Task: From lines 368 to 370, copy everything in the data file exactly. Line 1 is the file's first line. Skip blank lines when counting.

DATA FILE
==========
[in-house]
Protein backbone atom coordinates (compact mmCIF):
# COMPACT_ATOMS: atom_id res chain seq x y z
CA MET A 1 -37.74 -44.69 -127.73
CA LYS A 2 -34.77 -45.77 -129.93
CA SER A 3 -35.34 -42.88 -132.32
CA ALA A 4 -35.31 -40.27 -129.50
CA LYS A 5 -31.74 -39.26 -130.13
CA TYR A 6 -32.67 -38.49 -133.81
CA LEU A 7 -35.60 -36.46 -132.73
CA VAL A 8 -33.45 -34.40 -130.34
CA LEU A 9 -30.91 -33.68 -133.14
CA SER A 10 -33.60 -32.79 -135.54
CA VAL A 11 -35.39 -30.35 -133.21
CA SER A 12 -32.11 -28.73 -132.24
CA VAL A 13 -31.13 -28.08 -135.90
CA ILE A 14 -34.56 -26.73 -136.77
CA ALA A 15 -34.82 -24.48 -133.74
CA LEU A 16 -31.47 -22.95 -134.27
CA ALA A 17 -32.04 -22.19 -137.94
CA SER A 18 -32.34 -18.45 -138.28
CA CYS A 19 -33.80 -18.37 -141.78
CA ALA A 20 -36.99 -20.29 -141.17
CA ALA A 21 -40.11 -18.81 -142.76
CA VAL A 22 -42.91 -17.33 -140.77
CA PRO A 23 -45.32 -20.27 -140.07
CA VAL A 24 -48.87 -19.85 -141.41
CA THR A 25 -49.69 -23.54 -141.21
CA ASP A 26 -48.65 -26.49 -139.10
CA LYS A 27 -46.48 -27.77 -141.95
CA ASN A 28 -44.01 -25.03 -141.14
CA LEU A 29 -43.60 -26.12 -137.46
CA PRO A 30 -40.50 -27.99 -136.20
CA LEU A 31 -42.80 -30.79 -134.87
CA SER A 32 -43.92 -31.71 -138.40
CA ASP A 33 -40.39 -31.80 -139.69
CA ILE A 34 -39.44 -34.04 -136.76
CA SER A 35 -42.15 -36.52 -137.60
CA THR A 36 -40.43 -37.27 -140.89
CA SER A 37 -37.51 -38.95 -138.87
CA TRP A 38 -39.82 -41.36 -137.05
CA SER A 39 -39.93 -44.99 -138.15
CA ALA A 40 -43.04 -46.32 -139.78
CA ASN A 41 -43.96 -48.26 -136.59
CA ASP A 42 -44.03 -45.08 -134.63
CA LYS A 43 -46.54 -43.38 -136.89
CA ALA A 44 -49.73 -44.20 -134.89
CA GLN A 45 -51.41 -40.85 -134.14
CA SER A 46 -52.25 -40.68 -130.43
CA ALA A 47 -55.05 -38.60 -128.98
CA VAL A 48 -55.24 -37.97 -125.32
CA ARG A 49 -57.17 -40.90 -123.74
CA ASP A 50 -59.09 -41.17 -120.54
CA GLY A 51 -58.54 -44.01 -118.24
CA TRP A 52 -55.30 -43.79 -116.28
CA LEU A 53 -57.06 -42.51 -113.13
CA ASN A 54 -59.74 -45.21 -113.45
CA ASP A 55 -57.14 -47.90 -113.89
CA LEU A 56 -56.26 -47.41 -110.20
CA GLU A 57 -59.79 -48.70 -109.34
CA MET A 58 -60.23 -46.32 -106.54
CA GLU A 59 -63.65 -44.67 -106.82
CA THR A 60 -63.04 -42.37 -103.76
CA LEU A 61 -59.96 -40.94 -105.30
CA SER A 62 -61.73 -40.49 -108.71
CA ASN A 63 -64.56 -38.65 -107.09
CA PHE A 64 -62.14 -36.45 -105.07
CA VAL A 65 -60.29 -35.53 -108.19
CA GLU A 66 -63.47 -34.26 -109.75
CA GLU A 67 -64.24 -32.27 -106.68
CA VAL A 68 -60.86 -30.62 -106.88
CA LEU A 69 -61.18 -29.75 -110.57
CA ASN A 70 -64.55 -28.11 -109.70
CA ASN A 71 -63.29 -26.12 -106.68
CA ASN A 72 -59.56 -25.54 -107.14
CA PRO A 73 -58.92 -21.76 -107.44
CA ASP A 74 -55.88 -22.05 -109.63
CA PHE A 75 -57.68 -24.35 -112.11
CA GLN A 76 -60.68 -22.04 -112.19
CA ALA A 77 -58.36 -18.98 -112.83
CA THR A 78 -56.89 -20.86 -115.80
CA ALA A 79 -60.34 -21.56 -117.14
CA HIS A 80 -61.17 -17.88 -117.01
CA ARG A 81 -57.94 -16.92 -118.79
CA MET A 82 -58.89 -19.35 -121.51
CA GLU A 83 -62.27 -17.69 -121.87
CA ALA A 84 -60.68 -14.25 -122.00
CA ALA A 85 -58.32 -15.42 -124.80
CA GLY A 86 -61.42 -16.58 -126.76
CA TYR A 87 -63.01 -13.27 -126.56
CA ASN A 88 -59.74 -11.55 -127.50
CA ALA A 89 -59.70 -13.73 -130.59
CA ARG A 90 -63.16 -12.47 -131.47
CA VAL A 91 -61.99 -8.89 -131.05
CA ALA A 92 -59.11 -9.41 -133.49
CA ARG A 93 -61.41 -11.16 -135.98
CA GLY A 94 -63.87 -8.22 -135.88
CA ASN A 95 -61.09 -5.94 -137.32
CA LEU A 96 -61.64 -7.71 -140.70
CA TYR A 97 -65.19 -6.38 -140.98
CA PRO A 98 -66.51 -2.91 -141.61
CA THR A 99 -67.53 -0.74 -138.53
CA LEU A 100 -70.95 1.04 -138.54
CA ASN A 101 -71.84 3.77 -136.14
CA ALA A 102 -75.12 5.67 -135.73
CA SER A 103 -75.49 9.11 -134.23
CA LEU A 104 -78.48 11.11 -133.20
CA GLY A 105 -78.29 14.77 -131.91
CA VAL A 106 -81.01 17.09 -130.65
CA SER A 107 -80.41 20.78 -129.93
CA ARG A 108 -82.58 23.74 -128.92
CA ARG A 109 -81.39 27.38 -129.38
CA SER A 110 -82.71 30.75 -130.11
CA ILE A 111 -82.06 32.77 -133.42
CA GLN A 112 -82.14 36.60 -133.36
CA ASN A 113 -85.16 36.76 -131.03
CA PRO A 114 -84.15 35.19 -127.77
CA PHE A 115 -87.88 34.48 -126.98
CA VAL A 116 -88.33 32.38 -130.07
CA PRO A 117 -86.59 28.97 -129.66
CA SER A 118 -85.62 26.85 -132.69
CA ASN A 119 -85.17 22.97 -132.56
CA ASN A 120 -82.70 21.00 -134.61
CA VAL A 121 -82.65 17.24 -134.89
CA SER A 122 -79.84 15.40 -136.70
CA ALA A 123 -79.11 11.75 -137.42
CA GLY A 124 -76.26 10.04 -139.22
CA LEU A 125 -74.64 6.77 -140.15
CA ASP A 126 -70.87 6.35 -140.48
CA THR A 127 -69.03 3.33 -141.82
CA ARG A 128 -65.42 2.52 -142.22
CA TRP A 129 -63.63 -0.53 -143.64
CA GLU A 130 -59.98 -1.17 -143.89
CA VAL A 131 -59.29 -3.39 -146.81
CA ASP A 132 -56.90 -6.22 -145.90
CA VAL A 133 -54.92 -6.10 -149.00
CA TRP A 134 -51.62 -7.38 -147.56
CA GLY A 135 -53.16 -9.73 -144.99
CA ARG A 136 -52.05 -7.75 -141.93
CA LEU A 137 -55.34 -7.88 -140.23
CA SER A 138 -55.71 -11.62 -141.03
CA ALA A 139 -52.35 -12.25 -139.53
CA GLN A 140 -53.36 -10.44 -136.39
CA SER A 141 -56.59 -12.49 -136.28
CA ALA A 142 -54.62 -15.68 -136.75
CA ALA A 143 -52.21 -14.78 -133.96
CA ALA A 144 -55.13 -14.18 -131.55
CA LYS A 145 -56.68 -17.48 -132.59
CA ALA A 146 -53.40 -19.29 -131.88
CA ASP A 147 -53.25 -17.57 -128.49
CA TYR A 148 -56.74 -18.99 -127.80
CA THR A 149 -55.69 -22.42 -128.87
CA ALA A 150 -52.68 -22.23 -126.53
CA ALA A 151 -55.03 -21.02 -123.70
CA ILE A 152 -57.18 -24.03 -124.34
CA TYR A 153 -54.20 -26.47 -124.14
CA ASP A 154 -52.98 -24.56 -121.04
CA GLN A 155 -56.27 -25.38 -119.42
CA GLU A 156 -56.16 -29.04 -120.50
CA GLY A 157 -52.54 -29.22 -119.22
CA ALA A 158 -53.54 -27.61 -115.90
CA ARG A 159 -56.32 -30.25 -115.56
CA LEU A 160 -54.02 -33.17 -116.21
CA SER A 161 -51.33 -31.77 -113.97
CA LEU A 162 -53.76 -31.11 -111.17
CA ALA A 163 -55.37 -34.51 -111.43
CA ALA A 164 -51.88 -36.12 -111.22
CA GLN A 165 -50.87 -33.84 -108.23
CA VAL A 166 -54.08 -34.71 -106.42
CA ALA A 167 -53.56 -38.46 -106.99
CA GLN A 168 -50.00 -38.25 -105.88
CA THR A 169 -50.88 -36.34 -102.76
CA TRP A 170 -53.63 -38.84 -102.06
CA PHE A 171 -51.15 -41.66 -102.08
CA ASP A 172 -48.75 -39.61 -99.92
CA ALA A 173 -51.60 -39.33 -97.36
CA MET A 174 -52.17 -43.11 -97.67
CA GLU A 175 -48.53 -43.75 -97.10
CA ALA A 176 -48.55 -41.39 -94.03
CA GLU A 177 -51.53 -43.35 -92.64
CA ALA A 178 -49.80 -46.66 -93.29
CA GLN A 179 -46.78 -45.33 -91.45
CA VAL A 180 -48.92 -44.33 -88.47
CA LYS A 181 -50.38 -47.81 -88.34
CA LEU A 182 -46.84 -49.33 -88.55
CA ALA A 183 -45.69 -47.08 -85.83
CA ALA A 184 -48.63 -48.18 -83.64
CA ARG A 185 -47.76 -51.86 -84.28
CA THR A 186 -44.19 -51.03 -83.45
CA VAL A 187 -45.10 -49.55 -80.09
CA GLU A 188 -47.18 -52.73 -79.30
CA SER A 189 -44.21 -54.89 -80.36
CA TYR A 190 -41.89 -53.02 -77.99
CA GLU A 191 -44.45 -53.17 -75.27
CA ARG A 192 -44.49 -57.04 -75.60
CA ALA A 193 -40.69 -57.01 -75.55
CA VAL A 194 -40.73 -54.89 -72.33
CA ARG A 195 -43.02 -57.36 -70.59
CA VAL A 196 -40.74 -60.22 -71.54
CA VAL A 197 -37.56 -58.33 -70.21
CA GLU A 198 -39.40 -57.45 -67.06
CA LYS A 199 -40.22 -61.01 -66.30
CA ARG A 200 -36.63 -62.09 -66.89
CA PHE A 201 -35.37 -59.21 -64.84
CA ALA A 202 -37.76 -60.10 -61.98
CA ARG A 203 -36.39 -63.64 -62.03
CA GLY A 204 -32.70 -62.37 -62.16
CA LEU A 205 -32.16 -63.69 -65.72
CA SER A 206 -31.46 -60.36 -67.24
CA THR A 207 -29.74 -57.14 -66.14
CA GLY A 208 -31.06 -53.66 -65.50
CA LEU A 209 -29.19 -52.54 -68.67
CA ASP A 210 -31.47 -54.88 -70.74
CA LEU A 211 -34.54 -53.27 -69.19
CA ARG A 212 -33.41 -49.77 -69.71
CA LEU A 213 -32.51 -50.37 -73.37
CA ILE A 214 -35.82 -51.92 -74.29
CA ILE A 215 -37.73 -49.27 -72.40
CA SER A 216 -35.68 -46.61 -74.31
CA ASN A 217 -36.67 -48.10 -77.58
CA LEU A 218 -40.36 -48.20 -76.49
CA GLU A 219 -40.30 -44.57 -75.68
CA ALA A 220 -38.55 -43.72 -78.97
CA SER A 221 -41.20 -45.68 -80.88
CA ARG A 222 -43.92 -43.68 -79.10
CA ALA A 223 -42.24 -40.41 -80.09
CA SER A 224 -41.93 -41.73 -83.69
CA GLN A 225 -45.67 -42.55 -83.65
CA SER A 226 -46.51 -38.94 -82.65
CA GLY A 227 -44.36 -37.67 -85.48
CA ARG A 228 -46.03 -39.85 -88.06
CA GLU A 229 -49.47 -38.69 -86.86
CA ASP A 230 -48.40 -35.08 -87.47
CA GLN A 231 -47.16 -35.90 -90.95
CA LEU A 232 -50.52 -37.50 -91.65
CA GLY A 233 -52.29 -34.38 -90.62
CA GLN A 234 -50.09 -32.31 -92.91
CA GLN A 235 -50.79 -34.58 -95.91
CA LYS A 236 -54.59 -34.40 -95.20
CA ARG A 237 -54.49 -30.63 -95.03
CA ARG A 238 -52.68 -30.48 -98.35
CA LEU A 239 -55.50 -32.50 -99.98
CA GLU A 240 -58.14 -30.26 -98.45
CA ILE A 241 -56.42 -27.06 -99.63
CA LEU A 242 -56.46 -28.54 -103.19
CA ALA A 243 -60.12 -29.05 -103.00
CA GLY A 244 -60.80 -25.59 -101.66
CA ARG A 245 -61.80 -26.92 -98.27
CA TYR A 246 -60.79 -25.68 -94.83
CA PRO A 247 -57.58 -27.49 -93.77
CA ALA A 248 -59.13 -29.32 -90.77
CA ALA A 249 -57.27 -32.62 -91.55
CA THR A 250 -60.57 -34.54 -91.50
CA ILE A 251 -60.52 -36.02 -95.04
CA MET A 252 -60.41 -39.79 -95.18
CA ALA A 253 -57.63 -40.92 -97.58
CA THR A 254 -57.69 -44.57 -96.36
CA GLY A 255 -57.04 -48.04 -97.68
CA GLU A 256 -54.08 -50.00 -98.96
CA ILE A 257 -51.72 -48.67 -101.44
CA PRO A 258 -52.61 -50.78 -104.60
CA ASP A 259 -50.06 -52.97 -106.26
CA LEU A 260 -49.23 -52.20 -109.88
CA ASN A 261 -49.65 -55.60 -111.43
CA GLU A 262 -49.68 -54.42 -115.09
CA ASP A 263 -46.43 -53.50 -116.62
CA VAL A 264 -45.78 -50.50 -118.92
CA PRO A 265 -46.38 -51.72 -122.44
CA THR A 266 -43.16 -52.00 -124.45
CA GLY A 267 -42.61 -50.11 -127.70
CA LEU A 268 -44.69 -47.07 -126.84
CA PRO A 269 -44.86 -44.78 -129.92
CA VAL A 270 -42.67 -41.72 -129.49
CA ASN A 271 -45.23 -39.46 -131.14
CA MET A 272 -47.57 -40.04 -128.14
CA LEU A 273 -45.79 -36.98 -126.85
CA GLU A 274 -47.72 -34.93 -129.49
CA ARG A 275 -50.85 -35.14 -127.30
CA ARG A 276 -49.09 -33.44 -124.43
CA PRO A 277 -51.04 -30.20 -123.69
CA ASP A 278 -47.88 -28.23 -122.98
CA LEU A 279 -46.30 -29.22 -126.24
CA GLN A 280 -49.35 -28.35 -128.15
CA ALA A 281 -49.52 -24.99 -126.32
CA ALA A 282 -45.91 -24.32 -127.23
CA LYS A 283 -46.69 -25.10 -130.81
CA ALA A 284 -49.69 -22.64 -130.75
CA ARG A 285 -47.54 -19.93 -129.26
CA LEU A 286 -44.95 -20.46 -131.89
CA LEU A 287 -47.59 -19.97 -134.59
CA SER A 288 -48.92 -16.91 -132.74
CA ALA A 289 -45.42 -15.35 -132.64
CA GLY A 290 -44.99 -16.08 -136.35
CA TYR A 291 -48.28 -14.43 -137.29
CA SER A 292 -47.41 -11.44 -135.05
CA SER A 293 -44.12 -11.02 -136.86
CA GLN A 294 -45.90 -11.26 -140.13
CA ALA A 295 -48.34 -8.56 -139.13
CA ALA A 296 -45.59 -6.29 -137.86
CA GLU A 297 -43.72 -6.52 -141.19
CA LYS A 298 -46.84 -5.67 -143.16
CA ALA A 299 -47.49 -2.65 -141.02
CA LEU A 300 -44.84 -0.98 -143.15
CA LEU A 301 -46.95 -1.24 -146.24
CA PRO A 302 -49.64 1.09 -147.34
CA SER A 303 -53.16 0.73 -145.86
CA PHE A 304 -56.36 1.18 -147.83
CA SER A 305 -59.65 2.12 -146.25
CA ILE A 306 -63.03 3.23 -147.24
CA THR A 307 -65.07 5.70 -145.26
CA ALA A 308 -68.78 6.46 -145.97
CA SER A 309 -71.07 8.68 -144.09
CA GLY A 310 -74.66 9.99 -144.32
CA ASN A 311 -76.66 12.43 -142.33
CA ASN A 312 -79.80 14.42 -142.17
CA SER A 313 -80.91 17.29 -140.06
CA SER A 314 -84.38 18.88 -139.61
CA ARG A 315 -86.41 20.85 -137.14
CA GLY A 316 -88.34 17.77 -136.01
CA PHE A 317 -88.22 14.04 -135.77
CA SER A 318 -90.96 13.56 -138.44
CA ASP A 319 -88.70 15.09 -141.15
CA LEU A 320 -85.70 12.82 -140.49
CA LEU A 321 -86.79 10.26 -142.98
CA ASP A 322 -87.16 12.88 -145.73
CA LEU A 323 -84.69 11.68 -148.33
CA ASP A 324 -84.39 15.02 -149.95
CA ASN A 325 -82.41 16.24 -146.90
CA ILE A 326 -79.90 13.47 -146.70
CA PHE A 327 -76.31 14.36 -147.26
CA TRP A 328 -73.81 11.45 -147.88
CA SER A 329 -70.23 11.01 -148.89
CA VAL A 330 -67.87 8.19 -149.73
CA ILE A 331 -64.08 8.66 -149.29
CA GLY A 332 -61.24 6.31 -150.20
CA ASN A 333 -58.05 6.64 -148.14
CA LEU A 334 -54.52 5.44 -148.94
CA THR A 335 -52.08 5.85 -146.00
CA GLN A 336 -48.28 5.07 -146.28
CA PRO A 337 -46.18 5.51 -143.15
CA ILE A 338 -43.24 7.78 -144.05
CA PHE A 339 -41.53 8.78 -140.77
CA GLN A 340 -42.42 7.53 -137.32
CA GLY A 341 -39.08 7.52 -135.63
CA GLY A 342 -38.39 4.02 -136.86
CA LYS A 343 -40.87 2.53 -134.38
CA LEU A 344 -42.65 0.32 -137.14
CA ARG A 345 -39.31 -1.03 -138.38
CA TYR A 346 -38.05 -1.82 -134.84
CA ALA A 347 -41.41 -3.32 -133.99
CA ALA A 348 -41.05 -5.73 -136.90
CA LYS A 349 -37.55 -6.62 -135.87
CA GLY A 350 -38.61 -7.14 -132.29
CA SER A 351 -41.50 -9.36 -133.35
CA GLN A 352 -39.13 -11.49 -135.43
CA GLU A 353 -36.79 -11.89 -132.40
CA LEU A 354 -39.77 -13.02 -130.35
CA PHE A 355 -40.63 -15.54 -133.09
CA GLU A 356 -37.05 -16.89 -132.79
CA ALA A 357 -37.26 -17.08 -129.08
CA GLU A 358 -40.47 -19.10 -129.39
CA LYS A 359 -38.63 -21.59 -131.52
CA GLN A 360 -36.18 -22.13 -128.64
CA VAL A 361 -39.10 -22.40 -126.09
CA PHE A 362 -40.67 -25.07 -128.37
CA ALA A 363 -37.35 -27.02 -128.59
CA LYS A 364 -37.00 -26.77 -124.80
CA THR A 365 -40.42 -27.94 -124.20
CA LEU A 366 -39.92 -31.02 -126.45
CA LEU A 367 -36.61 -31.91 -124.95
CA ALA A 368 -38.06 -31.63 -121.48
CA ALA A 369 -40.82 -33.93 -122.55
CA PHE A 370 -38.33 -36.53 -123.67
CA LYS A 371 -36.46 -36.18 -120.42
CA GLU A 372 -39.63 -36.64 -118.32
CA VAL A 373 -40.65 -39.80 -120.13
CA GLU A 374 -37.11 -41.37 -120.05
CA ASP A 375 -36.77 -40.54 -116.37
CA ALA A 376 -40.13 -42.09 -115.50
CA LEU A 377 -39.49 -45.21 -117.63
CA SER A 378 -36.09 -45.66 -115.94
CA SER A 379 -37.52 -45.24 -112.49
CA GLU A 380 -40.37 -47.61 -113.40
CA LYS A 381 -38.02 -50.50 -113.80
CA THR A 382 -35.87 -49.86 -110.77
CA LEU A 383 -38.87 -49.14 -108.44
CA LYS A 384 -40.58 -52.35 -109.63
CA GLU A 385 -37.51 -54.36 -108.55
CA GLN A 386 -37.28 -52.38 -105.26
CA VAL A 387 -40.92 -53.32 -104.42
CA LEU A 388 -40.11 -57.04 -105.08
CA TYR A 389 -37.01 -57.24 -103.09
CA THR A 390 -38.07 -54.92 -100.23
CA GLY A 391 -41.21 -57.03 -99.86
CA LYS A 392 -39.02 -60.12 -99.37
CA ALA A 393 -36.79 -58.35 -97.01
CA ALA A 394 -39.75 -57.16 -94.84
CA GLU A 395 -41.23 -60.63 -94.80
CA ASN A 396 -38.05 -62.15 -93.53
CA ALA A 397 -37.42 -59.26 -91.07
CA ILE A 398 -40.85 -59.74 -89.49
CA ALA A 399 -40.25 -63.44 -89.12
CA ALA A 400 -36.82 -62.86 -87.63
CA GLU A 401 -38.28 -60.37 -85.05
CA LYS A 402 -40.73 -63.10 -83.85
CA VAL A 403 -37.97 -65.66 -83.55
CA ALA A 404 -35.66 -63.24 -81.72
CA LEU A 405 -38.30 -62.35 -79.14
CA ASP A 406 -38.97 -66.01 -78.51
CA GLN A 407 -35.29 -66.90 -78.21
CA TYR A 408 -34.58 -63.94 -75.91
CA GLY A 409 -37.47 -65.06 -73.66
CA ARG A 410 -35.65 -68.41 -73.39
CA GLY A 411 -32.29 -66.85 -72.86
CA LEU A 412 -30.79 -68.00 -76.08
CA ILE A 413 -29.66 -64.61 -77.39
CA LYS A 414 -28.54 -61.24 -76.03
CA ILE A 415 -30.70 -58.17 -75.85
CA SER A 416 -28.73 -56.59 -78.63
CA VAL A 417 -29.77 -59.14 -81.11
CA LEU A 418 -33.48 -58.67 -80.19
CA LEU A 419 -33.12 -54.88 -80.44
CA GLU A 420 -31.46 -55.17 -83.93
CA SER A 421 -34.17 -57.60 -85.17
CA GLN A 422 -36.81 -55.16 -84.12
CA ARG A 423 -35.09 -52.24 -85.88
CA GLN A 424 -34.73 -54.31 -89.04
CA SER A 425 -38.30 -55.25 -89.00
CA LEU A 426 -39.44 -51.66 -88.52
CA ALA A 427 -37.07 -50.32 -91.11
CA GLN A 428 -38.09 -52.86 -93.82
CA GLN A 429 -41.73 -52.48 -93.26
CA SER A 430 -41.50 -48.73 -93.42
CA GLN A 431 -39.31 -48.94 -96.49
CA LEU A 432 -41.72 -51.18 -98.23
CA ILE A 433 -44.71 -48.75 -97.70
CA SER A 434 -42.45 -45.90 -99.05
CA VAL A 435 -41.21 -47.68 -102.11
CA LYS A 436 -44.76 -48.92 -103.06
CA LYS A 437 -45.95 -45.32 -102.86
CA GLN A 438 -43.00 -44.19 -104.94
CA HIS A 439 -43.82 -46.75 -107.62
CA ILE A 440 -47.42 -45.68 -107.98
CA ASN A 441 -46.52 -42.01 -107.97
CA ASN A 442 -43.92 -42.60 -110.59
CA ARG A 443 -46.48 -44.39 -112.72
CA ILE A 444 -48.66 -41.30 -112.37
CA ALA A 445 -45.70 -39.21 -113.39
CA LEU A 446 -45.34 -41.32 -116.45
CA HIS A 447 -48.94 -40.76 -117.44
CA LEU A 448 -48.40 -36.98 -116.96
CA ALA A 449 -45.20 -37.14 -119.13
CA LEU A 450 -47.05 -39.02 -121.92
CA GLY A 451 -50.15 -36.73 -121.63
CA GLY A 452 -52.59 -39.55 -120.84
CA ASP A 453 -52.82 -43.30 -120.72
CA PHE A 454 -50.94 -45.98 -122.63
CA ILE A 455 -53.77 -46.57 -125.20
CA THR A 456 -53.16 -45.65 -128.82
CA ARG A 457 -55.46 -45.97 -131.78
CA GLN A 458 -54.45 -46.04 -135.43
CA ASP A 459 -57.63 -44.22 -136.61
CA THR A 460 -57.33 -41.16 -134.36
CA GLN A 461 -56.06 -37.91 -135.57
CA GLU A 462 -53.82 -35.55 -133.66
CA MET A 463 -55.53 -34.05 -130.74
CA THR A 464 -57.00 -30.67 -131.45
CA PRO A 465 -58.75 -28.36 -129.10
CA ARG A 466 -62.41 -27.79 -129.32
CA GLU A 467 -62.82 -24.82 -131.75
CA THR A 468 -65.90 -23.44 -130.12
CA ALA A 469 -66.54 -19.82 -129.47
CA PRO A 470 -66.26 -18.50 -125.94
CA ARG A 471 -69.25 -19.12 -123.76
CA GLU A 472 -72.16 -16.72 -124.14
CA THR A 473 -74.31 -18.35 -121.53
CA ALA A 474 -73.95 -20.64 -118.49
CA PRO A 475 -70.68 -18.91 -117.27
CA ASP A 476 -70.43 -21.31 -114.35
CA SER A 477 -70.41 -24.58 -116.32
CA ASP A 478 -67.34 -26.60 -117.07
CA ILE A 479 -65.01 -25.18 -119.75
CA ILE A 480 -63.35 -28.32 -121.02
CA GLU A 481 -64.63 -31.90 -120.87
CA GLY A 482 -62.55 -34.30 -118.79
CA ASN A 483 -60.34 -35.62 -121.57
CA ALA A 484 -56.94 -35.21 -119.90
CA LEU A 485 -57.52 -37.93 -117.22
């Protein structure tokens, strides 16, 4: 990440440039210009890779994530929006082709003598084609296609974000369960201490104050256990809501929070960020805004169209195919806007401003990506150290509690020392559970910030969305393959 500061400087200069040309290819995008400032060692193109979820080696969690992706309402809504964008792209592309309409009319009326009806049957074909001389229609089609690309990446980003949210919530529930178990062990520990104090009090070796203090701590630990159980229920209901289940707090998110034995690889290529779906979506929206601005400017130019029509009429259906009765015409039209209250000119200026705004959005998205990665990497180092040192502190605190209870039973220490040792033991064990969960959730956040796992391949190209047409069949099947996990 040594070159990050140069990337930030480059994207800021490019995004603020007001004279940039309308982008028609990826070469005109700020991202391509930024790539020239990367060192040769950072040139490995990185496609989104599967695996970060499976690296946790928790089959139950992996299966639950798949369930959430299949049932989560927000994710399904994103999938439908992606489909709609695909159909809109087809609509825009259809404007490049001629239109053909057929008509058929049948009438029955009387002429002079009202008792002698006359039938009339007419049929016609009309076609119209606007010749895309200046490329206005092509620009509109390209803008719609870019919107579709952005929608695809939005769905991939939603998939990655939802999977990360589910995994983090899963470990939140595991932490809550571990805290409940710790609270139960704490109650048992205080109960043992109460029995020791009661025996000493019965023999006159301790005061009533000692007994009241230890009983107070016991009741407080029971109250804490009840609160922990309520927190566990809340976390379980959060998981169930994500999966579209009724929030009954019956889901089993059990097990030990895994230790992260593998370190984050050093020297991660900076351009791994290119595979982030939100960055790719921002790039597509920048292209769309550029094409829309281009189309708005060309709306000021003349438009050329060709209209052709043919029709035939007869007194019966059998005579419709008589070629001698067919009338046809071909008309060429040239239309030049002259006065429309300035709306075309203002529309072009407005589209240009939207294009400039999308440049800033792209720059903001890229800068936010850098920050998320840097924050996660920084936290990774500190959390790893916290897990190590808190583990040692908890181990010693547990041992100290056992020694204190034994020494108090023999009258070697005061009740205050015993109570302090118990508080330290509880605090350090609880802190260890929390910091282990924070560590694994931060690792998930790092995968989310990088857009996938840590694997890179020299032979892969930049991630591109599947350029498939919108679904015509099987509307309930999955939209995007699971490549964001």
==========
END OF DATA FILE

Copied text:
CA THR A 365 -40.42 -27.94 -124.20
CA LEU A 366 -39.92 -31.02 -126.45
CA LEU A 367 -36.61 -31.91 -124.95